(Critical Survey of Literature for Students)

As he rakes the ground before the cave of his master, the Cyclops, old Silenus laments the day he was shipwrecked on the rock of Aetna and taken into captivity by the monstrous, one-eyed offspring of Poseidon, god of the sea. About Silenus gambols his children, the Chorus of Satyrs, who pray with their father to Bacchus for deliverance. Suddenly, Silenus spies a ship and the approach of a group of sailors who are clearly seeking supplies. Odysseus and his companions approach, introduce themselves as the conquerors of Troy, driven from their homeward journey by tempestuous winds and desperately in need of food and water. Silenus warns them of the cannibalistic Cyclops’s impending return, urges them to make haste, and then begins to bargain with them over the supplies. Spying a skin of wine, the precious liquid of Bacchus that he did not taste for years, Silenus begs for a drink. After one sip he feels his feet urging him to dance. He offers them all the lambs and cheese they need in exchange for one skin of wine.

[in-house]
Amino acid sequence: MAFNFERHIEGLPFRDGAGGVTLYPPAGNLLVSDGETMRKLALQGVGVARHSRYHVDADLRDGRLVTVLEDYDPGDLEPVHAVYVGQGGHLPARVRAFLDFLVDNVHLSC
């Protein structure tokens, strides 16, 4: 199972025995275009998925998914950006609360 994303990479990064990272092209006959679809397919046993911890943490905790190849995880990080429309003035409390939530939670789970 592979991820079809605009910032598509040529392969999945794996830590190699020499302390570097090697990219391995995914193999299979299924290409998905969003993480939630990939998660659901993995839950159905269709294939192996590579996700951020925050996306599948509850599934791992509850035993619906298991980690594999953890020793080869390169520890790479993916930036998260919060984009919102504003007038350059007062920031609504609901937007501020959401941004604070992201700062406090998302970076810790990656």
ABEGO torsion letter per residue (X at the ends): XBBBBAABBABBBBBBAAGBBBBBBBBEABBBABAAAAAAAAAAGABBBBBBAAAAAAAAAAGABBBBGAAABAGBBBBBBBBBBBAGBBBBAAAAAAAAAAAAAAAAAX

As the exchange takes place, the giant Cyclops suddenly returns, ravenously hungry. The wretched Silenus makes himself appear to be terribly beaten and accuses Odysseus and his men of plundering the Cyclops’s property. Odysseus denies the false charge, but although he is supported by the leader of the Chorus of Satyrs, the Cyclops seizes two of the sailors, takes them into his cave, and makes a meal of them. Horrified, Odysseus is then urged...

(The entire section is 596 words.)